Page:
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Yeats' early poem The Song of Wandering Aengus is a poetic retelling of a famous Irish myth as I explored in this question. It's also a metaphor in which Aengus' quest for his fae lover is compared to the poet's quest for inspiration. However, I've always been fascinated by the final triplet:

And pluck till time and times are done,
The silver apples of the moon,
The golden apples of the sun.

On the face of it, this is a delightful evocation of the passing seasons. But it's also very specifically symbolic of alchemy, in a way that I can't find any reference to other than this take in a lecture from Langdon Hammer:

Yeats was trained in the occult disciplines of Theosophy and Gnosticism. Those traditions merge in his early work with European symbolism, and also with Irish cultural nationalism. Here, the gold and silver apples are specifically alchemical symbols of body and soul, and a kind of mystical image of earthly paradise.

He doesn't elaborate, telling his students not to worry about it. It made me curious to know what the specific symbolism of these fruits is?

Furthermore, the repetition of "time" and "times" strikes me as very specific and very odd. Since this is essentially the poem talking about mortality, why would it need to refer to "time", specifically - presumably Aengus' time - and "times" plural as though he's talking about time until the end of the world?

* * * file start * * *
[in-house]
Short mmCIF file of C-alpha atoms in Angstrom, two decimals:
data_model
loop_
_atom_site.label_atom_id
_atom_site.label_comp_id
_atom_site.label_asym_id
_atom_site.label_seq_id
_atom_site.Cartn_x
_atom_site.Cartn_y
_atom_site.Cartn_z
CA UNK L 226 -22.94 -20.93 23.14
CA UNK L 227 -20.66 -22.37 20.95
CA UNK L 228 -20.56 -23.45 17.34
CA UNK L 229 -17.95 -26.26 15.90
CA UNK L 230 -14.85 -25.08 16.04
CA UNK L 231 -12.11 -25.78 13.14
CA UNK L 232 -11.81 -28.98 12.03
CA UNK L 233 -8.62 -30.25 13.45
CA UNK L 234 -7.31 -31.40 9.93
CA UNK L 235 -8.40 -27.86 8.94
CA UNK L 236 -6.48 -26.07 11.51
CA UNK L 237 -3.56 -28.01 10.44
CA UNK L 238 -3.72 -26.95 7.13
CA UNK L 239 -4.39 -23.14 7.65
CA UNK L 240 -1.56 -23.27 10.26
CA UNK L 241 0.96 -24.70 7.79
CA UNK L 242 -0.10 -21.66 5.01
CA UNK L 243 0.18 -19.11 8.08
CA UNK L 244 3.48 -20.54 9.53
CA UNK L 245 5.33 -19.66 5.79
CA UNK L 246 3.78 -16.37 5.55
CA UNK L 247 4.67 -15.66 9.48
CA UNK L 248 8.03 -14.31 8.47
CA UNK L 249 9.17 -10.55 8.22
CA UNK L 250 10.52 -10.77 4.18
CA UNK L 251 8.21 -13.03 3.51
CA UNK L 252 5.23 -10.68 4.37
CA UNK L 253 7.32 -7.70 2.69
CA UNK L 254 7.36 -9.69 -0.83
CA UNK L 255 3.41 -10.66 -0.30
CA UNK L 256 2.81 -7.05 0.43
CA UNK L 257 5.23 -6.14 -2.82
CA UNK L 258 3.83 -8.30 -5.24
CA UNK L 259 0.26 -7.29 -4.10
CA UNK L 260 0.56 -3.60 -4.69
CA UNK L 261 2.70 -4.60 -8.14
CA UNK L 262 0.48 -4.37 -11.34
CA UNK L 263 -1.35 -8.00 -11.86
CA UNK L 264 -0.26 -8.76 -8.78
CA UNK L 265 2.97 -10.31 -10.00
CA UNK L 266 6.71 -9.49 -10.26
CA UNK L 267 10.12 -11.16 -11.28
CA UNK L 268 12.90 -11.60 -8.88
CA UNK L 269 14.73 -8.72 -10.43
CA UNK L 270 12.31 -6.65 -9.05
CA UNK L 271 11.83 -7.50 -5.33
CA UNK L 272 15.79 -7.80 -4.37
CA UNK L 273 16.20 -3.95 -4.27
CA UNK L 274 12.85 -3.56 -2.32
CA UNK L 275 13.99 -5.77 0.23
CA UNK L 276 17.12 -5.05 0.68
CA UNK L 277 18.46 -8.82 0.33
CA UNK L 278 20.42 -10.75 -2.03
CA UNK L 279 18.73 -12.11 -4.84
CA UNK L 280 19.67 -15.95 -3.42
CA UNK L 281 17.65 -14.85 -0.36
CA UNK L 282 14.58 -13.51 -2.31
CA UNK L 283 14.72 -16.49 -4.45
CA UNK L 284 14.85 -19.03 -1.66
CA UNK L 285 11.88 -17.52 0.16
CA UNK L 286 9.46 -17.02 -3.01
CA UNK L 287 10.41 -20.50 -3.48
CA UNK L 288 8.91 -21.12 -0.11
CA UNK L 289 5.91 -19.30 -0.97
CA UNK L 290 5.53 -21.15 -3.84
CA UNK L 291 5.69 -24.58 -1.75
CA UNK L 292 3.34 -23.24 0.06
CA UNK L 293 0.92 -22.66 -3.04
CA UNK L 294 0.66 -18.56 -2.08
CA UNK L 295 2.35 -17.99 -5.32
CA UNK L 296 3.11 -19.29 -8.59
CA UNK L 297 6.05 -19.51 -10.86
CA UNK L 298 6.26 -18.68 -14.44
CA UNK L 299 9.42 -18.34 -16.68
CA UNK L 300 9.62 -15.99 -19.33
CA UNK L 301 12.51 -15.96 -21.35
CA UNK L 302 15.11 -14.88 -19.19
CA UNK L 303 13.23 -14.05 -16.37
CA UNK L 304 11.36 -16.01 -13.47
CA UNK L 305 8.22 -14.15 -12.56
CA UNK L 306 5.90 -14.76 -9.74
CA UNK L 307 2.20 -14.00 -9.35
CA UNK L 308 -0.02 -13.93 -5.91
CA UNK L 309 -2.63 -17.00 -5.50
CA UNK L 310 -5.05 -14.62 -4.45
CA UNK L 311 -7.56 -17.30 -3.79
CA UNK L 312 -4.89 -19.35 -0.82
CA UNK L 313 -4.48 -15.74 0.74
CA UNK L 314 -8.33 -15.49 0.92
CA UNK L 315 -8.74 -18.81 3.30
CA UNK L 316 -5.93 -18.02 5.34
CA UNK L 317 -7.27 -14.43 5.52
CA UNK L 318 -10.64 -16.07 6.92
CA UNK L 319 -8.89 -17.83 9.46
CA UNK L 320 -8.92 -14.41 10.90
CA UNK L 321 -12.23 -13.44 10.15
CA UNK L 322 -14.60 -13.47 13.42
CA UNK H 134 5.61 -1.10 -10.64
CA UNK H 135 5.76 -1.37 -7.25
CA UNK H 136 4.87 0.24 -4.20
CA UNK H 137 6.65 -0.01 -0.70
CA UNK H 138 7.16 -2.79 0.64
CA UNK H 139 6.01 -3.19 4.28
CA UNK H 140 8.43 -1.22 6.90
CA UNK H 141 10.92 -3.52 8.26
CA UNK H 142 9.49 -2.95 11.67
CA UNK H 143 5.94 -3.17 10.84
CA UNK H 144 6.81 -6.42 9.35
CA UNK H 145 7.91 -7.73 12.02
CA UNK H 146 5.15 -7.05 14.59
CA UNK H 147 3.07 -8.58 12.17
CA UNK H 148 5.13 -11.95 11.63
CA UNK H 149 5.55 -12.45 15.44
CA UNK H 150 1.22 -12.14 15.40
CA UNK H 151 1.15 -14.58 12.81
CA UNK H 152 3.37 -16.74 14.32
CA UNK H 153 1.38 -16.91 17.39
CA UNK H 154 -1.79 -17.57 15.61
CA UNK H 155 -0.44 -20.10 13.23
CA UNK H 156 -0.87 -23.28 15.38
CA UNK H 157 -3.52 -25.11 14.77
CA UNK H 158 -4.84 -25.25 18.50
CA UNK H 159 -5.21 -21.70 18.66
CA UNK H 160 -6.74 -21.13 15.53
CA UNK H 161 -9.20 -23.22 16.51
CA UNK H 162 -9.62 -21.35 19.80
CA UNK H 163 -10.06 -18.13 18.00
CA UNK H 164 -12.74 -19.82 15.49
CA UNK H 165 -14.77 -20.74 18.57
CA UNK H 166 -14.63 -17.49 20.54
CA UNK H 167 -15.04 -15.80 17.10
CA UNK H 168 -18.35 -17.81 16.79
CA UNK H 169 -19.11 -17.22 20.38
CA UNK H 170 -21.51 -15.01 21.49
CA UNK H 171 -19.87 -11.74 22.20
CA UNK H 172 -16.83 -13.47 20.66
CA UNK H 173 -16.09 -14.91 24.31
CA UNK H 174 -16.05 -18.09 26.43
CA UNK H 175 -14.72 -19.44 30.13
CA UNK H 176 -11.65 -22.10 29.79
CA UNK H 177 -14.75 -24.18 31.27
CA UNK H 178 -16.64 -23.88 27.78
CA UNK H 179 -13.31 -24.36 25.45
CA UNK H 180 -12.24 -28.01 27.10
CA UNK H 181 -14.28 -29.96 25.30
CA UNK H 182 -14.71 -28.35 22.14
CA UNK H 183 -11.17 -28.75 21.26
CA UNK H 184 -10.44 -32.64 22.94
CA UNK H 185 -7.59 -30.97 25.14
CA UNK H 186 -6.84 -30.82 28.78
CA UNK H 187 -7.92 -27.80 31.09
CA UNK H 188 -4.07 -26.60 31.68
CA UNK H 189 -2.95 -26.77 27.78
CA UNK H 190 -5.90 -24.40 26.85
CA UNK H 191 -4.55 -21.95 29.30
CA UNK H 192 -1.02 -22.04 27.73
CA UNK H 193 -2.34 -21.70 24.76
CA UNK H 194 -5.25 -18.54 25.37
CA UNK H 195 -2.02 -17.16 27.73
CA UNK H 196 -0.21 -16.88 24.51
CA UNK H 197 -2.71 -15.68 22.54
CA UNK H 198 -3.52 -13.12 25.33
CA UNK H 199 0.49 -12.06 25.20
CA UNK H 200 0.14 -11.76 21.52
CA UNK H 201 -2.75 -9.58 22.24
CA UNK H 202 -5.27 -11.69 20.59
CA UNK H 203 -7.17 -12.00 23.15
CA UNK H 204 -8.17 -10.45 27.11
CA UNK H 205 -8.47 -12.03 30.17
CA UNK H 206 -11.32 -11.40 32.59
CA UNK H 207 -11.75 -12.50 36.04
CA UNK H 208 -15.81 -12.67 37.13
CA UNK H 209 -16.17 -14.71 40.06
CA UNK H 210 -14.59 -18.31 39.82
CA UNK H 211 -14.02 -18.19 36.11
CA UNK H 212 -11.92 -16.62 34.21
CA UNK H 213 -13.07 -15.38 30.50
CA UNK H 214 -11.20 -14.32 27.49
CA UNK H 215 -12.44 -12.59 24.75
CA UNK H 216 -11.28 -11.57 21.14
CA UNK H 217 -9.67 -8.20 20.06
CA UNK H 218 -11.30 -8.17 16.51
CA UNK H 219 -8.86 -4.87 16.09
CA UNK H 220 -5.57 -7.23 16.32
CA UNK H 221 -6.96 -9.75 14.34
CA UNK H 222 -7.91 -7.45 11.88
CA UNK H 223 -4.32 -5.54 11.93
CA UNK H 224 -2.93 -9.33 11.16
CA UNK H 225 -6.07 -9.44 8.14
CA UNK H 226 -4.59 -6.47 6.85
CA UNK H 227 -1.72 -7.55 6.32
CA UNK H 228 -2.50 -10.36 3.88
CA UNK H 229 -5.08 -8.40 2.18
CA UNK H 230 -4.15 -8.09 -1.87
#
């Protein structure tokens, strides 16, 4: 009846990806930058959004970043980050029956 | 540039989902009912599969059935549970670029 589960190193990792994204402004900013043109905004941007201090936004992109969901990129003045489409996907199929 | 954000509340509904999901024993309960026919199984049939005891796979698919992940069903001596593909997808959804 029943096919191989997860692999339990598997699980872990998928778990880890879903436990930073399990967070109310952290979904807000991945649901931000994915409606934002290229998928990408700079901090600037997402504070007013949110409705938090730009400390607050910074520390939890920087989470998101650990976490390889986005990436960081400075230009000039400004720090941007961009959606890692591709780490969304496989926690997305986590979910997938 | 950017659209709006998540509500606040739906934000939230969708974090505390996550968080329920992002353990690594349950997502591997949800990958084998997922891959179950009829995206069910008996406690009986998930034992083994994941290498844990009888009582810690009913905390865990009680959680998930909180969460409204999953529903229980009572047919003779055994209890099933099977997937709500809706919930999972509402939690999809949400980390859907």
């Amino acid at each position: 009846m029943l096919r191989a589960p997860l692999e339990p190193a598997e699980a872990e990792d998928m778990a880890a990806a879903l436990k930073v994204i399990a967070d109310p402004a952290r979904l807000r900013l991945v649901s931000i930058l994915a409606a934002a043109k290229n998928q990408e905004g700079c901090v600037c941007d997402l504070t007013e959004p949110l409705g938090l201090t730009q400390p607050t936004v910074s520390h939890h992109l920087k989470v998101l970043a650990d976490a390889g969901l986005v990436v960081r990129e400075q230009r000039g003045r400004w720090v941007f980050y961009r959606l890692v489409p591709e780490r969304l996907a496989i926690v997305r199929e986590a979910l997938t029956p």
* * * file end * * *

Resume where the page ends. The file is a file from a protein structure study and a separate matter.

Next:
(Strictly speaking, these may be two separate questions but given that they're about the same three line lines and given that the answers might actually be linked, I thought I'd ask them together.)

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    Often, symbolism is attributed to various poems that is rather arbitrary and not very defensible. See this question about Blake's poem Jerusalem and its answer.
    – Peter Shor
    Commented Feb 3, 2023 at 18:39
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    I expect that this claim about alchemy is another case of over-interpretation, although I'd be happy if somebody found some evidence and proved me wrong.
    – Peter Shor
    Commented Feb 3, 2023 at 18:45

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